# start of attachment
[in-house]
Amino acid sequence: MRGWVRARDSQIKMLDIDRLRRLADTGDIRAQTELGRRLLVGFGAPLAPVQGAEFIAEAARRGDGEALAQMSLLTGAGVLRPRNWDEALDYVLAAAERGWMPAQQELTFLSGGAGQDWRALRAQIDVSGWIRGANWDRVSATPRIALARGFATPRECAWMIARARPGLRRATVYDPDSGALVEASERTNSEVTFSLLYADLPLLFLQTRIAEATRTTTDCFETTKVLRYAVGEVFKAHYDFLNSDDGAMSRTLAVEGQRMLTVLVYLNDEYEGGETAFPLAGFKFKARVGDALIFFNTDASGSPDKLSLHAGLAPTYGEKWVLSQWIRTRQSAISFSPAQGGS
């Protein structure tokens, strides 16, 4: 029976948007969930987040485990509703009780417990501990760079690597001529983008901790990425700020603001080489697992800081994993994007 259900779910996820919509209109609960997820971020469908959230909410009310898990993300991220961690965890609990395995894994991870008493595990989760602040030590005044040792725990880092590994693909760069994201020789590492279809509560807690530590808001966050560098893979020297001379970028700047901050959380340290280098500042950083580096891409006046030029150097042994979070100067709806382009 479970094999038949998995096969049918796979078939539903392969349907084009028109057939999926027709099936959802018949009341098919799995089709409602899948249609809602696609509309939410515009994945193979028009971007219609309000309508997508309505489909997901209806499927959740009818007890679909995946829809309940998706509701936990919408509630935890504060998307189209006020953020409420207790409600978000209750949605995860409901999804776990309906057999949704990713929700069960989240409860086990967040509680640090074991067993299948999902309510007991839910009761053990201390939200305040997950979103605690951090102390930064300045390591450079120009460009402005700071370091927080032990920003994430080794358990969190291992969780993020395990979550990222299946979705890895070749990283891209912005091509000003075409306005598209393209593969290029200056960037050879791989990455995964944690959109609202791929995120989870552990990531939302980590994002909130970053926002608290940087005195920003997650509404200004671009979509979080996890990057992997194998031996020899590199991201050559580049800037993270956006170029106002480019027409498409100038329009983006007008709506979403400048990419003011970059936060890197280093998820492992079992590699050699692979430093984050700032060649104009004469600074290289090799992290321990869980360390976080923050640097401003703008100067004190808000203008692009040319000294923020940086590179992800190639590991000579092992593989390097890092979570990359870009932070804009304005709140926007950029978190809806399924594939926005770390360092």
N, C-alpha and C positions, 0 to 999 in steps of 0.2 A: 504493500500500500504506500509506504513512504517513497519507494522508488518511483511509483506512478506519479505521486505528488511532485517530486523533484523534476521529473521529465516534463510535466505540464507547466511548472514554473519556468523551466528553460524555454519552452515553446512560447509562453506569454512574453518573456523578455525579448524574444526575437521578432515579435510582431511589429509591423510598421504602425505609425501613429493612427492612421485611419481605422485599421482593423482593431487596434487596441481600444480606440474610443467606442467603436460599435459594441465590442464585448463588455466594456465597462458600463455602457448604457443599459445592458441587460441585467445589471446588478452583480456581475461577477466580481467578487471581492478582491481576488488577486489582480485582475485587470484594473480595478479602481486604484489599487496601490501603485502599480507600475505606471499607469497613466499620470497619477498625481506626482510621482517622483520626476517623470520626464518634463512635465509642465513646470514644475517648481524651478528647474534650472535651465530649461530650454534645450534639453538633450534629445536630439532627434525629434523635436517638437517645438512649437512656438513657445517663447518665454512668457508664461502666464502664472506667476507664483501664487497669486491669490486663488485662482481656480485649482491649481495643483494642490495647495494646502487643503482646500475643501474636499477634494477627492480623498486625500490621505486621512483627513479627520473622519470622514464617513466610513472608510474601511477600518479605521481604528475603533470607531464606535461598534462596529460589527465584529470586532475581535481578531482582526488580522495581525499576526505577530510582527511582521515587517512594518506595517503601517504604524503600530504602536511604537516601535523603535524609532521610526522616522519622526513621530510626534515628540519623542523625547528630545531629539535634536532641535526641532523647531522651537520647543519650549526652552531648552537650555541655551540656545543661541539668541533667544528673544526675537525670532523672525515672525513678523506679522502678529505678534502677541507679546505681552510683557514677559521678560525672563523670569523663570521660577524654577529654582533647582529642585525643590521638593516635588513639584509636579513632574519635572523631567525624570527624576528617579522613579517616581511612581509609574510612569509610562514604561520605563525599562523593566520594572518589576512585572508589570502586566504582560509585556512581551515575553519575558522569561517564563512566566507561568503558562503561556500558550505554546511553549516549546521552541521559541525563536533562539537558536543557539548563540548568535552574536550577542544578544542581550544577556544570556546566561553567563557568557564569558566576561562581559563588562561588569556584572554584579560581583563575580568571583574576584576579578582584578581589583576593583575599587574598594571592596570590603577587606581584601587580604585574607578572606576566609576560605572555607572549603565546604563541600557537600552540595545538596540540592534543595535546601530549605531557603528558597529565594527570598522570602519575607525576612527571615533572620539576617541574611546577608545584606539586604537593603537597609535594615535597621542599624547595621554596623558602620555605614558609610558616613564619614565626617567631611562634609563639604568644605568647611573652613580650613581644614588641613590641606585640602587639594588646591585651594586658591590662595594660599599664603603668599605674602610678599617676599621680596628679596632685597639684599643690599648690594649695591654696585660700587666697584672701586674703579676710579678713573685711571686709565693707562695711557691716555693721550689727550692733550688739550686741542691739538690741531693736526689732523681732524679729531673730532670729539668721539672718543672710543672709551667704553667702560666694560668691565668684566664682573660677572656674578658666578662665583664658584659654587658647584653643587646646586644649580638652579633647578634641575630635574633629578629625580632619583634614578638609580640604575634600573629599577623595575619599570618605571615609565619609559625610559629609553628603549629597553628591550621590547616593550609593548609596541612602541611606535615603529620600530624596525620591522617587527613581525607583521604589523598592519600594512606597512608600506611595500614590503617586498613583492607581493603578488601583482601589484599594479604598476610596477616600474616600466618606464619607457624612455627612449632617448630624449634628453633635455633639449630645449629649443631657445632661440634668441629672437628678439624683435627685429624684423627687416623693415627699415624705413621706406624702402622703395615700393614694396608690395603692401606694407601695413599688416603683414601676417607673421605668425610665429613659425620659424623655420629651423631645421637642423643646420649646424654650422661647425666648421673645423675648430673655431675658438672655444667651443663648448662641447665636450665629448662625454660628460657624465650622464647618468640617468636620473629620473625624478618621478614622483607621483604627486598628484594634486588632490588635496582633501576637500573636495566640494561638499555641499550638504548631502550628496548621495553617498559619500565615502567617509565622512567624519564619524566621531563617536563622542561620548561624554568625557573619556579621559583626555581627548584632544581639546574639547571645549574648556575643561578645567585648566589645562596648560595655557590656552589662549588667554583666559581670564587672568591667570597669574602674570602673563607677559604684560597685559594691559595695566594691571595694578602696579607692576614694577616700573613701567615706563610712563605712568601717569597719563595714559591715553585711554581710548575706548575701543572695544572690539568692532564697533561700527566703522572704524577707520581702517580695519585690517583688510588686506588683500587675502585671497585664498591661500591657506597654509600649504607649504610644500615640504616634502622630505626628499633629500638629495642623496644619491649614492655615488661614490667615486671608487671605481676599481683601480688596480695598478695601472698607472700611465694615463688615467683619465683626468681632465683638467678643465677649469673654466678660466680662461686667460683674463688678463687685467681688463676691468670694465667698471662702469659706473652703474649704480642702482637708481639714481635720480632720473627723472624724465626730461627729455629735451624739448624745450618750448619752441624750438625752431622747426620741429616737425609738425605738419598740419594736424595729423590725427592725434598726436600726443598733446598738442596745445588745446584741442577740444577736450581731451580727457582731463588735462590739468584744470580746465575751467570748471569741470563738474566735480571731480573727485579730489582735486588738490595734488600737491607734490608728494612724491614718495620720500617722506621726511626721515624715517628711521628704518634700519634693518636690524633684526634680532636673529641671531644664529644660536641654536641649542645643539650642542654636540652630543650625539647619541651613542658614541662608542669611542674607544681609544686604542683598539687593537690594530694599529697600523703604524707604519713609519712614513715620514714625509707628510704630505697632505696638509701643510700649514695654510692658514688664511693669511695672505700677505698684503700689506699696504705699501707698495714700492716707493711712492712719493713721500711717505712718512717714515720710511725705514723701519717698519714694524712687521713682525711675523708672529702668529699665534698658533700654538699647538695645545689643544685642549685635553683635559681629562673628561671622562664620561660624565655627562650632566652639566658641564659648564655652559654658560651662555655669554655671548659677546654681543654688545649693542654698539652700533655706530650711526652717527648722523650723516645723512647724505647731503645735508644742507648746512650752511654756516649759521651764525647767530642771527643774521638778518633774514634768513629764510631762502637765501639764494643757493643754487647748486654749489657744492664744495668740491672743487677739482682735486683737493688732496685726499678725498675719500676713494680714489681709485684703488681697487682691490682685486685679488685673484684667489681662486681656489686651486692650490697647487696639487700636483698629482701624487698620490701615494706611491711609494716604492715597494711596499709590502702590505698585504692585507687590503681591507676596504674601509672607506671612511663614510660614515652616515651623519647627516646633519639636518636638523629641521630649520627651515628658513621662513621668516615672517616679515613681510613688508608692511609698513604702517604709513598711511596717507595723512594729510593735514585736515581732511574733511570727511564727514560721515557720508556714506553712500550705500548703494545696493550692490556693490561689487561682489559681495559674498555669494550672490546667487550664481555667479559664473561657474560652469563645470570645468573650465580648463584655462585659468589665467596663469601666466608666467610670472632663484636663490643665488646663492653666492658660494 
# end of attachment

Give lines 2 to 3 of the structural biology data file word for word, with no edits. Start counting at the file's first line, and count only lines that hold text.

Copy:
Amino acid sequence: MRGWVRARDSQIKMLDIDRLRRLADTGDIRAQTELGRRLLVGFGAPLAPVQGAEFIAEAARRGDGEALAQMSLLTGAGVLRPRNWDEALDYVLAAAERGWMPAQQELTFLSGGAGQDWRALRAQIDVSGWIRGANWDRVSATPRIALARGFATPRECAWMIARARPGLRRATVYDPDSGALVEASERTNSEVTFSLLYADLPLLFLQTRIAEATRTTTDCFETTKVLRYAVGEVFKAHYDFLNSDDGAMSRTLAVEGQRMLTVLVYLNDEYEGGETAFPLAGFKFKARVGDALIFFNTDASGSPDKLSLHAGLAPTYGEKWVLSQWIRTRQSAISFSPAQGGS
């Protein structure tokens, strides 16, 4: 029976948007969930987040485990509703009780417990501990760079690597001529983008901790990425700020603001080489697992800081994993994007 259900779910996820919509209109609960997820971020469908959230909410009310898990993300991220961690965890609990395995894994991870008493595990989760602040030590005044040792725990880092590994693909760069994201020789590492279809509560807690530590808001966050560098893979020297001379970028700047901050959380340290280098500042950083580096891409006046030029150097042994979070100067709806382009 479970094999038949998995096969049918796979078939539903392969349907084009028109057939999926027709099936959802018949009341098919799995089709409602899948249609809602696609509309939410515009994945193979028009971007219609309000309508997508309505489909997901209806499927959740009818007890679909995946829809309940998706509701936990919408509630935890504060998307189209006020953020409420207790409600978000209750949605995860409901999804776990309906057999949704990713929700069960989240409860086990967040509680640090074991067993299948999902309510007991839910009761053990201390939200305040997950979103605690951090102390930064300045390591450079120009460009402005700071370091927080032990920003994430080794358990969190291992969780993020395990979550990222299946979705890895070749990283891209912005091509000003075409306005598209393209593969290029200056960037050879791989990455995964944690959109609202791929995120989870552990990531939302980590994002909130970053926002608290940087005195920003997650509404200004671009979509979080996890990057992997194998031996020899590199991201050559580049800037993270956006170029106002480019027409498409100038329009983006007008709506979403400048990419003011970059936060890197280093998820492992079992590699050699692979430093984050700032060649104009004469600074290289090799992290321990869980360390976080923050640097401003703008100067004190808000203008692009040319000294923020940086590179992800190639590991000579092992593989390097890092979570990359870009932070804009304005709140926007950029978190809806399924594939926005770390360092």